ATHENS, Greece — The Greek government defended its new bailout program Thursday as tough but essential to avoid the nation's financial collapse, as it faced a rebellion in the governing Syriza party ahead of a parliamentary vote on the deal.
The draft bill for the three-year rescue package worth about 85 billion euros ($93 billion) in loans includes harsh spending cuts and tax hikes that Prime Minister Alexis Tsipras has said he has no option but to implement.
His radical left Syriza party won elections in January on the promise to repeal similar budget austerity imposed in return for Greece's two previous bailouts.
The bill is expected to pass thanks to votes from opposition parties.
But the tough terms of the new deal — agreed on this week with creditor negotiators from the European Central Bank, European Commission and International Monetary Fund — have left Tsipras battling severe dissent from within his party.
Anti-austerity demonstrations were planned outside parliament during the Thursday evening debate. And twelve left-wing politicians announced this week they will create a new anti-bailout movement, with former energy minister and government dissenter Panagiotis Lafazanis saying he'll join.
The draft bill was being debated at committee level ahead of a full assembly debate Thursday evening, with a vote expected after midnight. The deal then needs the approval of eurozone finance ministers, who are due to meet Friday afteroon, as well as approval from several other countries' parliaments, including Germany's.
Germany, who was the largest single contributor to Greece's two previous bailouts, has been the country's harshest critic and has maintained a cautious stance.
German deputy finance minister Jens Spahn said that "Germany isn't the only country that is still asking questions at the moment."
Spahn told Deutschlandfunk radio that the Greek government clearly recognizes its country must change if it wants to remain in the eurozone — "a lot has been achieved." But he said it was normal "that questions are asked."
Spahn stressed the importance to Germany of getting a clear signal from the IMF that it will remain a part of the bailout program and said there still needs to be discussion about details of a planned privatization fund that will sell off Greek state-owned property.
Greece is anxious for the deal to be completed in time for it to receive funds ahead of a big debt repayment to the ECB due on Aug. 20. Without the money, it would default — reviving concerns that it might drop out of the euro, with disastrous economic consequences.
Finance Minister Euclid Tsakalotos insisted Greece does not want an interim loan, which some creditors have proposed as a solution if the main bailout deal cannot be finalized with all creditors in time.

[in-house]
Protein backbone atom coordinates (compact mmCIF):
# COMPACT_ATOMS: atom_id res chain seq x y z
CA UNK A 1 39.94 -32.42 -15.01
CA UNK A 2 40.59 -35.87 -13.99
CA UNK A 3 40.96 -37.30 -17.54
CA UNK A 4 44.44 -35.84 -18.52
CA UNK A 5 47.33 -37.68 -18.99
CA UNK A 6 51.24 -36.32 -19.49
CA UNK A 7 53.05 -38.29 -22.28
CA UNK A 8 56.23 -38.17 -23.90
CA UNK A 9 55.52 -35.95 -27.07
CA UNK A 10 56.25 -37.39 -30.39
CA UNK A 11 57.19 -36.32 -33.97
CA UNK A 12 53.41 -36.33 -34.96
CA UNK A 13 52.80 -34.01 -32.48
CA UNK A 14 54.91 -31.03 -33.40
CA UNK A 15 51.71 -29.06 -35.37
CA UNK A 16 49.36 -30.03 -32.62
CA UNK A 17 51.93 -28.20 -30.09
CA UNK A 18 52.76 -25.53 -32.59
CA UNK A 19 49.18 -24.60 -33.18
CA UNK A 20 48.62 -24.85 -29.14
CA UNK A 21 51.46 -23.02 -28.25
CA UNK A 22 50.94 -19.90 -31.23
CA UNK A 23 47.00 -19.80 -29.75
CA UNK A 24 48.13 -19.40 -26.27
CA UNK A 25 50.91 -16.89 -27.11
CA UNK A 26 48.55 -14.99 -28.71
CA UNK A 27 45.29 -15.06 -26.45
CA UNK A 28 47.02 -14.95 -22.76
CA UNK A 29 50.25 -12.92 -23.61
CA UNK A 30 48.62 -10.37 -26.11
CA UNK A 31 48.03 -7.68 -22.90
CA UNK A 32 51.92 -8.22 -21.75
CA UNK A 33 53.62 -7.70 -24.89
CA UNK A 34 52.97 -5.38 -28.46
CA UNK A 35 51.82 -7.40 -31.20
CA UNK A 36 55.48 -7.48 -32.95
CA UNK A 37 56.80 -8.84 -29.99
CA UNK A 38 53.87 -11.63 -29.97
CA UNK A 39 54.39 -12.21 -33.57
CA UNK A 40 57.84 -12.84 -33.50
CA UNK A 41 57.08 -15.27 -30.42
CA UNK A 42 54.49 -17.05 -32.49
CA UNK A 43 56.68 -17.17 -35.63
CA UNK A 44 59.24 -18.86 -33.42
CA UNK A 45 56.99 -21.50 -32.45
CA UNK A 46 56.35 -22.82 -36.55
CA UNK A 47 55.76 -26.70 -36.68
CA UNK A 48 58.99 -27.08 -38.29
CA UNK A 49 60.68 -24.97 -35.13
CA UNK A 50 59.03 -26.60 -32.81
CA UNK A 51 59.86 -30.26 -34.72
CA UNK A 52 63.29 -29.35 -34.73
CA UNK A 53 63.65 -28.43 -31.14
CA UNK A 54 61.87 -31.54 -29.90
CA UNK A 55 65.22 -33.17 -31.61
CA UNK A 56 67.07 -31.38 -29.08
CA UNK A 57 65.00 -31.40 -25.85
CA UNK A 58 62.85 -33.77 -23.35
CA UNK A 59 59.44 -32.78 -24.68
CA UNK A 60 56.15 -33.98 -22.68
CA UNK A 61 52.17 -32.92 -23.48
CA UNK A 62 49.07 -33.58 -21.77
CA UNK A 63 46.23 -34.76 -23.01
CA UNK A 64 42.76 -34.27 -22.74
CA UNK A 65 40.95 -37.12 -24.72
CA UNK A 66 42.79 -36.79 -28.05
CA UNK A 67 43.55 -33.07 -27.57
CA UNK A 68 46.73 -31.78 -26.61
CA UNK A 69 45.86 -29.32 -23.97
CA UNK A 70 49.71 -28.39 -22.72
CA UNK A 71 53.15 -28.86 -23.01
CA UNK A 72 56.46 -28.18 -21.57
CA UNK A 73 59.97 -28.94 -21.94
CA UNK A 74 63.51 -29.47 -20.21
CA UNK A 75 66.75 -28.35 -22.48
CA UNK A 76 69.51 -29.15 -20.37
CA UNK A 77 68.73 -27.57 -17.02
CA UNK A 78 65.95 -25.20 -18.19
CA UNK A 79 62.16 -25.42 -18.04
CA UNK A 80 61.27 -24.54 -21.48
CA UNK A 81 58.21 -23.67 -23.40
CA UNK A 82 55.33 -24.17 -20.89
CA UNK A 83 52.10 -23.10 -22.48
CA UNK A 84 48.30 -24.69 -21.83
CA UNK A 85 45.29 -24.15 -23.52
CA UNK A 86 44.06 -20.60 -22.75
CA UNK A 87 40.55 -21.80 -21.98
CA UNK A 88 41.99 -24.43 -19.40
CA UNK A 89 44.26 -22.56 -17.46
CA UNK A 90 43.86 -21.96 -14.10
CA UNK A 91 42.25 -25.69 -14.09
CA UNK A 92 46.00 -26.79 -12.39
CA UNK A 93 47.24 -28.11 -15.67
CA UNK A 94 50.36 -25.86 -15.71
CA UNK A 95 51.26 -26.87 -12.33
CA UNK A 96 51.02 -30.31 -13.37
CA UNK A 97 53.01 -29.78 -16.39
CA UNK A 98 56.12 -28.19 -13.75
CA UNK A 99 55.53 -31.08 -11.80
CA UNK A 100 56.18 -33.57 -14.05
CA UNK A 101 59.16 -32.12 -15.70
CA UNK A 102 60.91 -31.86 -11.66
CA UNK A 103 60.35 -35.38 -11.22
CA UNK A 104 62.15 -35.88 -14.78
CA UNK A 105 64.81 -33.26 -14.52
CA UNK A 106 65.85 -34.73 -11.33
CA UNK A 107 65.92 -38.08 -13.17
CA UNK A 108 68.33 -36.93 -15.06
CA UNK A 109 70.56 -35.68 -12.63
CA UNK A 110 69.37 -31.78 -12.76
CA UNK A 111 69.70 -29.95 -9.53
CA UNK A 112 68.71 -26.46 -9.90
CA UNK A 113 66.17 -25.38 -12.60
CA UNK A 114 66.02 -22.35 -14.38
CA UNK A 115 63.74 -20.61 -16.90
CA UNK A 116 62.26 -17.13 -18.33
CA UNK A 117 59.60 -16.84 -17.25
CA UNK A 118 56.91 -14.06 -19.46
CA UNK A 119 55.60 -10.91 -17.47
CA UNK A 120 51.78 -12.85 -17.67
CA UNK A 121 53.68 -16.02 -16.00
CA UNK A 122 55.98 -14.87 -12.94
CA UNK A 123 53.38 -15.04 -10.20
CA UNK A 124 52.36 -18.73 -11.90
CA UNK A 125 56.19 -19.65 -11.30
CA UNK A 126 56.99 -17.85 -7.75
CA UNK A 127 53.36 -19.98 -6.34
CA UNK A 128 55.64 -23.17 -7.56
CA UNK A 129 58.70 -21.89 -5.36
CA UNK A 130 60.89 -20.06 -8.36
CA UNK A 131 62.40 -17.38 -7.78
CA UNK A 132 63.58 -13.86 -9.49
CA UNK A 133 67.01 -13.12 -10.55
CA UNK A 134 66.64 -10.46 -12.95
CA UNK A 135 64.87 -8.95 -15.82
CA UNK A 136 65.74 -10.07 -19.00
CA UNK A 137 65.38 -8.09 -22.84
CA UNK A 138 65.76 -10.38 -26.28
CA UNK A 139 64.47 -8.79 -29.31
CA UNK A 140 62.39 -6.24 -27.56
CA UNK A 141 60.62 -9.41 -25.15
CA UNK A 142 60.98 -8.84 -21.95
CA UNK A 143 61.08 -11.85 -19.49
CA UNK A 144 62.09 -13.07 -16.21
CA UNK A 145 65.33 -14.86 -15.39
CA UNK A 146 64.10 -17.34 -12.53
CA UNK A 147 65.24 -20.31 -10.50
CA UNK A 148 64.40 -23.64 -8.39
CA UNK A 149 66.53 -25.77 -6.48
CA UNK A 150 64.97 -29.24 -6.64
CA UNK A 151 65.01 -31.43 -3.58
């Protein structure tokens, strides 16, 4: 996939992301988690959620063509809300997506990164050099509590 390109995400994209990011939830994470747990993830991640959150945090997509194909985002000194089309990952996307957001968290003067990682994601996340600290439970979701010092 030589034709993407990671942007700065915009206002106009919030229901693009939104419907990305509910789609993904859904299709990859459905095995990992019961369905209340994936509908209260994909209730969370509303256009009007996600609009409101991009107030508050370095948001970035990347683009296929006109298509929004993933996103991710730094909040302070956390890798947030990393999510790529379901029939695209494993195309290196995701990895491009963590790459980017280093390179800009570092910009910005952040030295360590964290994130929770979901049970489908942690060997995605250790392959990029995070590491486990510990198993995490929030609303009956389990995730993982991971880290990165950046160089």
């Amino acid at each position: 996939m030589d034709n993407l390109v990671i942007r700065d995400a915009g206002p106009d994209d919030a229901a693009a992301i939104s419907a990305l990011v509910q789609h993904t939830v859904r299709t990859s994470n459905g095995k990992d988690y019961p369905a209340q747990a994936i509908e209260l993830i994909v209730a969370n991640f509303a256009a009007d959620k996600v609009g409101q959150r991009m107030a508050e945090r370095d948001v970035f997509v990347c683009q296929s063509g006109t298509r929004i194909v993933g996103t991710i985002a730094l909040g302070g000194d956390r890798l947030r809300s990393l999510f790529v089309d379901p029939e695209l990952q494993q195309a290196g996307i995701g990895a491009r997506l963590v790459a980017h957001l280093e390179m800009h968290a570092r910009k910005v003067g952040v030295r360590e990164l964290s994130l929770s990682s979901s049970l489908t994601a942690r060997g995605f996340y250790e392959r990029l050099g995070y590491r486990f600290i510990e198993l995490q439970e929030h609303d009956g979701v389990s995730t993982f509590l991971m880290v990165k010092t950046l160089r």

However, senior EU finance officials overnight tasked the European Commission with drawing up a "contingency plan" for a new interim loan as a safety net, said an EU official who was not permitted to speak on the record due to departmental rules.
If needed, the loan would take care of Greece's Aug. 20 debt payment and buy more time for eurozone members to tweak the plan.
Speaking in parliament, Tsakalotos said the government has pledged to stick to the creditors' demand of achieving a primary surplus — the budget without taking into account debt servicing — of 3.5 percent of gross domestic product by 2018, but that the country will have a more gradual path to achieve the target than originally foreseen.
Greece will implement most of the savings in 2017 instead of this year and next year. Tsakalotos said there would be a package of measures in October 2015 that will be implemented in 2017.
Progress on Greece's reforms will be reviewed every three months.
"I think there are very difficult measures in this package. In some of these we have tried to play with time" and stagger their implementation, such as gradual increases on diesel fuel taxes for farmers, to soften the blow, Tsakalotos said.
The broad terms of the bailout were agreed on after months of acrimonious wrangling and failed negotiations that have cost the Greek economy dearly.
The economy is expected to have taken a severe hit in July, when talks on the bailout collapsed, leading the government to close the banks and stock market for about a month.
In the three months before that, however, the economy grew by an unexpected 0.8 percent compared with the previous quarter, the national statistics agency estimated Thursday.
Analysts said the jump could have been due to a strong start to the tourism season and the government's suspension of some budget cuts. They note, however, that the economy likely took a big hit after the second quarter due to the capital controls.
Geir Moulson in Berlin and Lorne Cook in Brussels contributed.